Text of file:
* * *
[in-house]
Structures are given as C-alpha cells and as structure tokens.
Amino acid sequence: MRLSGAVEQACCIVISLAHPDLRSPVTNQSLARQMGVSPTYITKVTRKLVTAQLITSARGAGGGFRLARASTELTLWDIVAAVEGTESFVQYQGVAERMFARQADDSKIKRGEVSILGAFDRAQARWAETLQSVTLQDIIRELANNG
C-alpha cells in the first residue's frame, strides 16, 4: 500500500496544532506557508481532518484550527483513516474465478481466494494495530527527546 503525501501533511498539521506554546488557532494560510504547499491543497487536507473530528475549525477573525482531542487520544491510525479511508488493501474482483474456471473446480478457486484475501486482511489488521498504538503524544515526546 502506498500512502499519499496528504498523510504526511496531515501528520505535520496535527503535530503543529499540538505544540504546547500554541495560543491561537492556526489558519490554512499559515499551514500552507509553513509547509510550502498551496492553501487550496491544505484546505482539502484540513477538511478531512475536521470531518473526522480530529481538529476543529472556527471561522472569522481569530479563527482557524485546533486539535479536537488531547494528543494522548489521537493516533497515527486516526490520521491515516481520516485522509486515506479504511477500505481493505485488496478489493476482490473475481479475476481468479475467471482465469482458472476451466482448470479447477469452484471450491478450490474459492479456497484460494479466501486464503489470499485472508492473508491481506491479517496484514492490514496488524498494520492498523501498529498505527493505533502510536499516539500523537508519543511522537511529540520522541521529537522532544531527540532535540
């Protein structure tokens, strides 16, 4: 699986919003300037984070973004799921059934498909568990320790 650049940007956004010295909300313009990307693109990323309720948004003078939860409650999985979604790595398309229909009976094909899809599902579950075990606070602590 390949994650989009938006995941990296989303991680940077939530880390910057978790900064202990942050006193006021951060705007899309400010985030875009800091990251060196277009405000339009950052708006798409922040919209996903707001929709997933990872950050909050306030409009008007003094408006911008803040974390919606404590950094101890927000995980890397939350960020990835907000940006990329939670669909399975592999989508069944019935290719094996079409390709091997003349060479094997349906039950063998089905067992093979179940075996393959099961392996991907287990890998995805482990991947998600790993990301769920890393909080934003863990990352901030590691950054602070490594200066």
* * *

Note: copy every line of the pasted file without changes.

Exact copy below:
[in-house]
Structures are given as C-alpha cells and as structure tokens.
Amino acid sequence: MRLSGAVEQACCIVISLAHPDLRSPVTNQSLARQMGVSPTYITKVTRKLVTAQLITSARGAGGGFRLARASTELTLWDIVAAVEGTESFVQYQGVAERMFARQADDSKIKRGEVSILGAFDRAQARWAETLQSVTLQDIIRELANNG
C-alpha cells in the first residue's frame, strides 16, 4: 500500500496544532506557508481532518484550527483513516474465478481466494494495530527527546 503525501501533511498539521506554546488557532494560510504547499491543497487536507473530528475549525477573525482531542487520544491510525479511508488493501474482483474456471473446480478457486484475501486482511489488521498504538503524544515526546 502506498500512502499519499496528504498523510504526511496531515501528520505535520496535527503535530503543529499540538505544540504546547500554541495560543491561537492556526489558519490554512499559515499551514500552507509553513509547509510550502498551496492553501487550496491544505484546505482539502484540513477538511478531512475536521470531518473526522480530529481538529476543529472556527471561522472569522481569530479563527482557524485546533486539535479536537488531547494528543494522548489521537493516533497515527486516526490520521491515516481520516485522509486515506479504511477500505481493505485488496478489493476482490473475481479475476481468479475467471482465469482458472476451466482448470479447477469452484471450491478450490474459492479456497484460494479466501486464503489470499485472508492473508491481506491479517496484514492490514496488524498494520492498523501498529498505527493505533502510536499516539500523537508519543511522537511529540520522541521529537522532544531527540532535540
């Protein structure tokens, strides 16, 4: 699986919003300037984070973004799921059934498909568990320790 650049940007956004010295909300313009990307693109990323309720948004003078939860409650999985979604790595398309229909009976094909899809599902579950075990606070602590 390949994650989009938006995941990296989303991680940077939530880390910057978790900064202990942050006193006021951060705007899309400010985030875009800091990251060196277009405000339009950052708006798409922040919209996903707001929709997933990872950050909050306030409009008007003094408006911008803040974390919606404590950094101890927000995980890397939350960020990835907000940006990329939670669909399975592999989508069944019935290719094996079409390709091997003349060479094997349906039950063998089905067992093979179940075996393959099961392996991907287990890998995805482990991947998600790993990301769920890393909080934003863990990352901030590691950054602070490594200066």